My solution

The folks I feel most sorry for are the innocent members of teams that have had to withdraw from the race entirely because one of their team has spoiled it for the rest of them: team Astana, for example, and Cofidis. I think the non-guilty members of the teams should be allowed to carry on.

I also think that the guilty cyclists should be forced to carry on too. The guilty, proved-positive-for-drugs cyclists should have to complete the rest of the tour, with the following humiliating consequences. They should have to choose from one of these options:

Option 1: Batman and Robin

  • The guilty cyclist must be dressed as Batman, with the words “I’m a big, dirty cheat-bag” emblazoned on the back of their cape.

  • They would have to complete the rest of the tour on a 21-speed tandem, with an obesely fat man dressed as Robin on the back.

  • The rest of the team would have to wear specially-made team shirts with a giant hand on the front and the words, “I’m with STUPID!”

Option 2: Pick a bike

  • The guilty cyclist must be dressed just in ‘gym pants’ and an old t-shirt plucked from a wicker basket in a PE teacher’s office.

  • They would have to complete the rest of the tour on one of the following bikes:

    • a BMX (no gears), or
    • a Raleigh Grifter (3 gears), or
    • a Raleigh Chopper (3 gears), or
    • a ladies’ bike (14 gears; with a wicker shopping basket on the front, piled high with drugs)
  • The rest of the team would have to wear specially-made team shirts with a giant hand on the front and the words, “I’m with STUPID!”

I think with that strategy, we’d see drugs cleared from the sport in a matter of days!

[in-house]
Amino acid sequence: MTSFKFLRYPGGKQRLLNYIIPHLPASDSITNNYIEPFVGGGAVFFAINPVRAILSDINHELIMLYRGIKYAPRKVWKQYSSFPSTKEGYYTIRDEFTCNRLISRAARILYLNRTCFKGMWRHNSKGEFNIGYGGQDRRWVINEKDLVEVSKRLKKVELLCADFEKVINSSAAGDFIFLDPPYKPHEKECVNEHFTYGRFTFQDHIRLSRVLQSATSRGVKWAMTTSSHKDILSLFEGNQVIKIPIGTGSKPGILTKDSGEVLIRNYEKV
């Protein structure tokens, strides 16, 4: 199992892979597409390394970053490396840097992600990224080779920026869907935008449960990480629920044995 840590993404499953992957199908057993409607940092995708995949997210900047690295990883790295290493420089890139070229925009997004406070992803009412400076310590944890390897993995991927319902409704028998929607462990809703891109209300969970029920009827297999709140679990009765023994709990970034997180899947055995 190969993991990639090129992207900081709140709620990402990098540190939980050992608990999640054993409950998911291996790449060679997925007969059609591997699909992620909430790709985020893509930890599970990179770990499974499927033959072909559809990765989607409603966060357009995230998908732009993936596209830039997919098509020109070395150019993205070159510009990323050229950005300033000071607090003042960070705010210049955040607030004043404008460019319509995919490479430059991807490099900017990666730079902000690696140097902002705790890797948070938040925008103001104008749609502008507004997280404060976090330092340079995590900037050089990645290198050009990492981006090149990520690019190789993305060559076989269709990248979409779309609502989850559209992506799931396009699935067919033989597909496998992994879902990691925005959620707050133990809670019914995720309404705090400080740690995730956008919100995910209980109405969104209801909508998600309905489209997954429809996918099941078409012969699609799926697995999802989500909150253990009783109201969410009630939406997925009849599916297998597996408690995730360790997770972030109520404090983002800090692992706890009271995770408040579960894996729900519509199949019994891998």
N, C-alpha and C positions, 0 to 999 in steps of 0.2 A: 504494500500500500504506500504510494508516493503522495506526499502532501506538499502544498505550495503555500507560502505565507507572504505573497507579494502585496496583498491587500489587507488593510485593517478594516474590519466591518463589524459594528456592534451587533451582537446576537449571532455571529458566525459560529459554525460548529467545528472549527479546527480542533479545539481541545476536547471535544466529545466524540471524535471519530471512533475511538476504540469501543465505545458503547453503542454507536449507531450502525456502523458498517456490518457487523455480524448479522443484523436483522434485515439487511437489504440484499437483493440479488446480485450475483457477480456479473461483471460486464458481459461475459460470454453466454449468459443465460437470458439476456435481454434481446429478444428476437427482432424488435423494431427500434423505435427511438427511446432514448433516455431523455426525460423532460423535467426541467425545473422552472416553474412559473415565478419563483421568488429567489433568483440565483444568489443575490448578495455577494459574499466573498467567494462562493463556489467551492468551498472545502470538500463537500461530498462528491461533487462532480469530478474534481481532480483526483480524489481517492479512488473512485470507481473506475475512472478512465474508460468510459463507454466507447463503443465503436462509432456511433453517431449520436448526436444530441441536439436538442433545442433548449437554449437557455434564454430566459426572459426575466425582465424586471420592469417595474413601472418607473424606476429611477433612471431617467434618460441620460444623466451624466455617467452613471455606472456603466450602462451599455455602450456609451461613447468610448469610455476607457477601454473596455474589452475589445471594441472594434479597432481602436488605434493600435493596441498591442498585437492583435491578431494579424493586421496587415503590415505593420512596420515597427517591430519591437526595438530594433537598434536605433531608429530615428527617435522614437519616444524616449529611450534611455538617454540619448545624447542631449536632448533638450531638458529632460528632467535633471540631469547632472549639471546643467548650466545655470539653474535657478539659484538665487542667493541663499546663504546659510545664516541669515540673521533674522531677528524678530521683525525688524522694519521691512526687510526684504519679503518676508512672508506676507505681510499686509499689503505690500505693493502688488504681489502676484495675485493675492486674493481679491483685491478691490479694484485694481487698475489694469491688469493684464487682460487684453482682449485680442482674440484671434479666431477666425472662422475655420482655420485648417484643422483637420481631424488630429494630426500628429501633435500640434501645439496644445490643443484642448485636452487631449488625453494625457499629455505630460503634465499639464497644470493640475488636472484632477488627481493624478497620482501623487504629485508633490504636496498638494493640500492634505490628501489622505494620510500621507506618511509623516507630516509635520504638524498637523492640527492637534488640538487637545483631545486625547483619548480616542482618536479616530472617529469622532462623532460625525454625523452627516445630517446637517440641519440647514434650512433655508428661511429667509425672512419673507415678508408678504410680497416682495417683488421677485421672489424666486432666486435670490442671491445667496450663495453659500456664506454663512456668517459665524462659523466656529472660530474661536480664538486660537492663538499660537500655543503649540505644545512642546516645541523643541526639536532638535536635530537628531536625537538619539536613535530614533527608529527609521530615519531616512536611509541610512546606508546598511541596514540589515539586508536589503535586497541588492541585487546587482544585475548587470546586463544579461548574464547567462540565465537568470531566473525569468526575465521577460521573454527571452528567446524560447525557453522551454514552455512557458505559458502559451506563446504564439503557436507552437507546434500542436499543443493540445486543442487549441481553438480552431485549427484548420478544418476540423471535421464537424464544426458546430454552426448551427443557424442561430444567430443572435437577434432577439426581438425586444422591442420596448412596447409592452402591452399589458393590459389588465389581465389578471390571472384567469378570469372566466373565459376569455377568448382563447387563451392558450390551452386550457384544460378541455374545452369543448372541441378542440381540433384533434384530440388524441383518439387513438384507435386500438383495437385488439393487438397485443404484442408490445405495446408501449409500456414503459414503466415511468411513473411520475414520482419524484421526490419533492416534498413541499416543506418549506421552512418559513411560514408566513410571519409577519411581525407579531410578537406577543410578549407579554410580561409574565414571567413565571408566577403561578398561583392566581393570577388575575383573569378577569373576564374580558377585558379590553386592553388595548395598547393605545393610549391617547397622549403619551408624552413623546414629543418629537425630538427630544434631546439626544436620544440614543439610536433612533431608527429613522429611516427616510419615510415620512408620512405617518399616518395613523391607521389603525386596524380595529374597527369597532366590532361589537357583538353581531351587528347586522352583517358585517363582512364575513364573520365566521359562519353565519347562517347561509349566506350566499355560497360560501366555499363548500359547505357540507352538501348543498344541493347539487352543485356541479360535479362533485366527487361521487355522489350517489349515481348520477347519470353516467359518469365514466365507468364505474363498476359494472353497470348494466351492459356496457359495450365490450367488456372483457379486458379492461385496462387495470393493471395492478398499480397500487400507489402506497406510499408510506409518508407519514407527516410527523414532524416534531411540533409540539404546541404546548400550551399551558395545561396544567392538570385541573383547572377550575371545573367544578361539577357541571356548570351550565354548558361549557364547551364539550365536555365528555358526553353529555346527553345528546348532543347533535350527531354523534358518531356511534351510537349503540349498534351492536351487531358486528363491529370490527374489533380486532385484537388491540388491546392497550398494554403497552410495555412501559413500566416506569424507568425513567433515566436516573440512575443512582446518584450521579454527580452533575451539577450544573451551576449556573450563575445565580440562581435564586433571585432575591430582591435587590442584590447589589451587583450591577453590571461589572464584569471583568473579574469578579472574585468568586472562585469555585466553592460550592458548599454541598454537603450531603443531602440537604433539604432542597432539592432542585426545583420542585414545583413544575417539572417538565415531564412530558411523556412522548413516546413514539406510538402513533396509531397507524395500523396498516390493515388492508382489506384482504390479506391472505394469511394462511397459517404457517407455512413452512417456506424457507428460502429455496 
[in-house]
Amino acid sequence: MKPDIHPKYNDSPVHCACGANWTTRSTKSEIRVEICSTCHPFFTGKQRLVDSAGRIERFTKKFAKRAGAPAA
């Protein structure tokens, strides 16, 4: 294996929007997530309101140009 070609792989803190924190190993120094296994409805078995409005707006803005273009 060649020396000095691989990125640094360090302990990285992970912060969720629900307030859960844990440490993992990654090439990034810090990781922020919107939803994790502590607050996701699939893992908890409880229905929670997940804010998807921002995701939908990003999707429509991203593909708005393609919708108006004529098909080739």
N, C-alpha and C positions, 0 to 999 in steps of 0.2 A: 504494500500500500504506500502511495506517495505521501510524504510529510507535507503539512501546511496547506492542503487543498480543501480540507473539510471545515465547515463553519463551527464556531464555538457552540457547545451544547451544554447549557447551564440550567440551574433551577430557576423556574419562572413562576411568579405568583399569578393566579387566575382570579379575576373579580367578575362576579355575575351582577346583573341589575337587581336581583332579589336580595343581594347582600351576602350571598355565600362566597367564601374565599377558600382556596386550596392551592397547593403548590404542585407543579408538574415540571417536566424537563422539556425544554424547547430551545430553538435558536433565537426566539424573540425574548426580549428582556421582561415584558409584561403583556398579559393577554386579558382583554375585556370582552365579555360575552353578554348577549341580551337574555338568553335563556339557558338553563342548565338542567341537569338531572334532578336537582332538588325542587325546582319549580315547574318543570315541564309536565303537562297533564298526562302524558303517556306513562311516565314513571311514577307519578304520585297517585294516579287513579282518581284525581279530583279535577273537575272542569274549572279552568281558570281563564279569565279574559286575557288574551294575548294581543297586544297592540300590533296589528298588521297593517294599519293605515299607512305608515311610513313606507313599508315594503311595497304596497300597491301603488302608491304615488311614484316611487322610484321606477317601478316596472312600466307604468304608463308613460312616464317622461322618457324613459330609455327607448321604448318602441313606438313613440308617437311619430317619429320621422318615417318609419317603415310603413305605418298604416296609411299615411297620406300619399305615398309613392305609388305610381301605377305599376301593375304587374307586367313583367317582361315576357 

Cool names

I’m just delighed that my two favourite riders (for obvious reasons) are still in the race: Vladimir Karpets and Christian Knees.

Vladimir Karpets just has the best name ever! That’s a name that goes off the end of my cool-o-meter. That’s like calling your kid something like Sebastian Fridge-Freezer, or Aubrey Dashboard.

Christian Knees is a name in a league of its own. Other members of that league might be Buddhist Thighs, Satanic Spleen and Taoist Wrists.

Highlights (and low-lights) of the tour continue tonight on ITV4 or online at ITV Cycling.

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Gareth Saunders

I’m Gareth J M Saunders, 52 years old, 6′ 4″, father of 3 boys (including twins). Enneagram type FOUR and introvert (INFP), I am a non-stipendiary priest in the Scottish Episcopal Church, I sing with the NYCGB alumni choir, play guitar, play mahjong, write, draw and laugh… Scrum master at Safeguard Global; latterly at Sky and Vision/Cegedim. Former web architect and agile project manager at the University of St Andrews and previously warden at Agnes Blackadder Hall.